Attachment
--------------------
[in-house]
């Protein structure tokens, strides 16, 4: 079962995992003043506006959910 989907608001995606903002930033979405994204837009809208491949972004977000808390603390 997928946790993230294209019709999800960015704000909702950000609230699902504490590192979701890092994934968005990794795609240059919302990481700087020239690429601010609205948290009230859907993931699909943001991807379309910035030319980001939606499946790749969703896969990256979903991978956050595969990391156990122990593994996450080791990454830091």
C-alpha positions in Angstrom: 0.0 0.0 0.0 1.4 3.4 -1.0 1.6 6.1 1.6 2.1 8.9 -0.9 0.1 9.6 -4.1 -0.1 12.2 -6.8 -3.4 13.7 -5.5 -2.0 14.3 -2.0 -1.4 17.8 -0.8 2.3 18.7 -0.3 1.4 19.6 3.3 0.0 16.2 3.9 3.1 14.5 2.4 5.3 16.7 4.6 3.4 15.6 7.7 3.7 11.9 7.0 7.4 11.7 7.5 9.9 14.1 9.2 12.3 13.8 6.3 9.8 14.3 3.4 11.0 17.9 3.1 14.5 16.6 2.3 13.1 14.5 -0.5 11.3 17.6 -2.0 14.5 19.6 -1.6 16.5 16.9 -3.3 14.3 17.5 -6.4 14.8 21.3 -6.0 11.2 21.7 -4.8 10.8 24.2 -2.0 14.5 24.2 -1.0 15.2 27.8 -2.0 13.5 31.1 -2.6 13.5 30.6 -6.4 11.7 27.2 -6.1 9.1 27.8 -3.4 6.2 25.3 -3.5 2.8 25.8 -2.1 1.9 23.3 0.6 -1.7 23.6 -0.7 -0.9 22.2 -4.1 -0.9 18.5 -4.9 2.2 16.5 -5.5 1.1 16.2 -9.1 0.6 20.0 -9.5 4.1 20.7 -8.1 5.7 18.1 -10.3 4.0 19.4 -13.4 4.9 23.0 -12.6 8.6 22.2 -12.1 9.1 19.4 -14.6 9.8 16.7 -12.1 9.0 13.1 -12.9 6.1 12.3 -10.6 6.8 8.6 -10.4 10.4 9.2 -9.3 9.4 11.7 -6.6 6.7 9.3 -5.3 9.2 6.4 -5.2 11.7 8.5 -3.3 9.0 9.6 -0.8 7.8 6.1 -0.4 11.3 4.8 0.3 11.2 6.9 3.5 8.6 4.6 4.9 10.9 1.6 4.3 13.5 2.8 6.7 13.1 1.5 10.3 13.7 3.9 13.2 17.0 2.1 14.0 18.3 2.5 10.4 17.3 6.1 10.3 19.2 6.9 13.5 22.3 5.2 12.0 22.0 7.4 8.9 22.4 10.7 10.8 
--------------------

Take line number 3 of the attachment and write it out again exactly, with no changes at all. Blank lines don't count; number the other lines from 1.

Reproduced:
C-alpha positions in Angstrom: 0.0 0.0 0.0 1.4 3.4 -1.0 1.6 6.1 1.6 2.1 8.9 -0.9 0.1 9.6 -4.1 -0.1 12.2 -6.8 -3.4 13.7 -5.5 -2.0 14.3 -2.0 -1.4 17.8 -0.8 2.3 18.7 -0.3 1.4 19.6 3.3 0.0 16.2 3.9 3.1 14.5 2.4 5.3 16.7 4.6 3.4 15.6 7.7 3.7 11.9 7.0 7.4 11.7 7.5 9.9 14.1 9.2 12.3 13.8 6.3 9.8 14.3 3.4 11.0 17.9 3.1 14.5 16.6 2.3 13.1 14.5 -0.5 11.3 17.6 -2.0 14.5 19.6 -1.6 16.5 16.9 -3.3 14.3 17.5 -6.4 14.8 21.3 -6.0 11.2 21.7 -4.8 10.8 24.2 -2.0 14.5 24.2 -1.0 15.2 27.8 -2.0 13.5 31.1 -2.6 13.5 30.6 -6.4 11.7 27.2 -6.1 9.1 27.8 -3.4 6.2 25.3 -3.5 2.8 25.8 -2.1 1.9 23.3 0.6 -1.7 23.6 -0.7 -0.9 22.2 -4.1 -0.9 18.5 -4.9 2.2 16.5 -5.5 1.1 16.2 -9.1 0.6 20.0 -9.5 4.1 20.7 -8.1 5.7 18.1 -10.3 4.0 19.4 -13.4 4.9 23.0 -12.6 8.6 22.2 -12.1 9.1 19.4 -14.6 9.8 16.7 -12.1 9.0 13.1 -12.9 6.1 12.3 -10.6 6.8 8.6 -10.4 10.4 9.2 -9.3 9.4 11.7 -6.6 6.7 9.3 -5.3 9.2 6.4 -5.2 11.7 8.5 -3.3 9.0 9.6 -0.8 7.8 6.1 -0.4 11.3 4.8 0.3 11.2 6.9 3.5 8.6 4.6 4.9 10.9 1.6 4.3 13.5 2.8 6.7 13.1 1.5 10.3 13.7 3.9 13.2 17.0 2.1 14.0 18.3 2.5 10.4 17.3 6.1 10.3 19.2 6.9 13.5 22.3 5.2 12.0 22.0 7.4 8.9 22.4 10.7 10.8 